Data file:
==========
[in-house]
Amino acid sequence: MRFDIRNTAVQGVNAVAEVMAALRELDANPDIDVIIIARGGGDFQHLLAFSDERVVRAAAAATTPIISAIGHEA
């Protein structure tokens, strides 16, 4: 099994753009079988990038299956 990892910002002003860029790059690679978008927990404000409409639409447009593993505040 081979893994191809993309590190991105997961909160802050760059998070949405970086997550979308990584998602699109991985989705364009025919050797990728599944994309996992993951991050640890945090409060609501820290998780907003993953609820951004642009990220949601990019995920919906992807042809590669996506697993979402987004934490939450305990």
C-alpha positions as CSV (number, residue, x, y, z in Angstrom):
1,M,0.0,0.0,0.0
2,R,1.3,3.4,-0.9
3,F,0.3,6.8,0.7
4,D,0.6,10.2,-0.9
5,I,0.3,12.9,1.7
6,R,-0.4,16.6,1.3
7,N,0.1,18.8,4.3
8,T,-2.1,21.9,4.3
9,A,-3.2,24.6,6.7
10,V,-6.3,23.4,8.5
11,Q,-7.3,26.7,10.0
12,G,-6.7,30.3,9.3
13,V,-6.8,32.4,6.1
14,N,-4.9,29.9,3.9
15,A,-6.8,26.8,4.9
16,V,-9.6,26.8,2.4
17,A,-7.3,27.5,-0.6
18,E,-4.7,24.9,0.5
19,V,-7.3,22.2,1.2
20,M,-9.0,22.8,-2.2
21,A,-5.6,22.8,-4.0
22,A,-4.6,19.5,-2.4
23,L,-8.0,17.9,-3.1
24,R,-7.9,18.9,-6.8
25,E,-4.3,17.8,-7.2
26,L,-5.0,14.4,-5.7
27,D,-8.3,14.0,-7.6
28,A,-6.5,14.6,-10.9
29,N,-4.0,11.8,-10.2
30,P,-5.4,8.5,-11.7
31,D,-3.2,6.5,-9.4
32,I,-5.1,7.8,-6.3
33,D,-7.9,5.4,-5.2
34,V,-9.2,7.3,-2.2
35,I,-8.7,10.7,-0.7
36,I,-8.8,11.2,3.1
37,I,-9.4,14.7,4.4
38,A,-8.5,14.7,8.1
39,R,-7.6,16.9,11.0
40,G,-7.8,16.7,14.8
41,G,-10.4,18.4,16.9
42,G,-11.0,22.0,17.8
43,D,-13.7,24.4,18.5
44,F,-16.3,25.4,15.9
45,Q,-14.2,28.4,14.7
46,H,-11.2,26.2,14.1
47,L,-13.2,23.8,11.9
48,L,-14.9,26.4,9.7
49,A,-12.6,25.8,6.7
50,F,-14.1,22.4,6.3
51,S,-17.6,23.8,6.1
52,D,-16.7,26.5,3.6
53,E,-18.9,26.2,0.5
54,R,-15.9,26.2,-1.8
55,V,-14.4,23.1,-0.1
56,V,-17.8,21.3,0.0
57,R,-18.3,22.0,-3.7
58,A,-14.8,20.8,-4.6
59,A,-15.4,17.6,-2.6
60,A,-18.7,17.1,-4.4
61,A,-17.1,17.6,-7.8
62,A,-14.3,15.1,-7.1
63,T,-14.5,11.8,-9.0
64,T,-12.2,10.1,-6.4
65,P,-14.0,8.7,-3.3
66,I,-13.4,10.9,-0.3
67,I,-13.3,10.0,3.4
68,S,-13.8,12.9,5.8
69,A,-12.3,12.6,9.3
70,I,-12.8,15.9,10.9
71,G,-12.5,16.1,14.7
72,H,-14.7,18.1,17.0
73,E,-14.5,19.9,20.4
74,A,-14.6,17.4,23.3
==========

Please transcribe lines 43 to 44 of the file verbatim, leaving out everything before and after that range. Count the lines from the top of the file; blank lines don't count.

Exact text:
39,R,-7.6,16.9,11.0
40,G,-7.8,16.7,14.8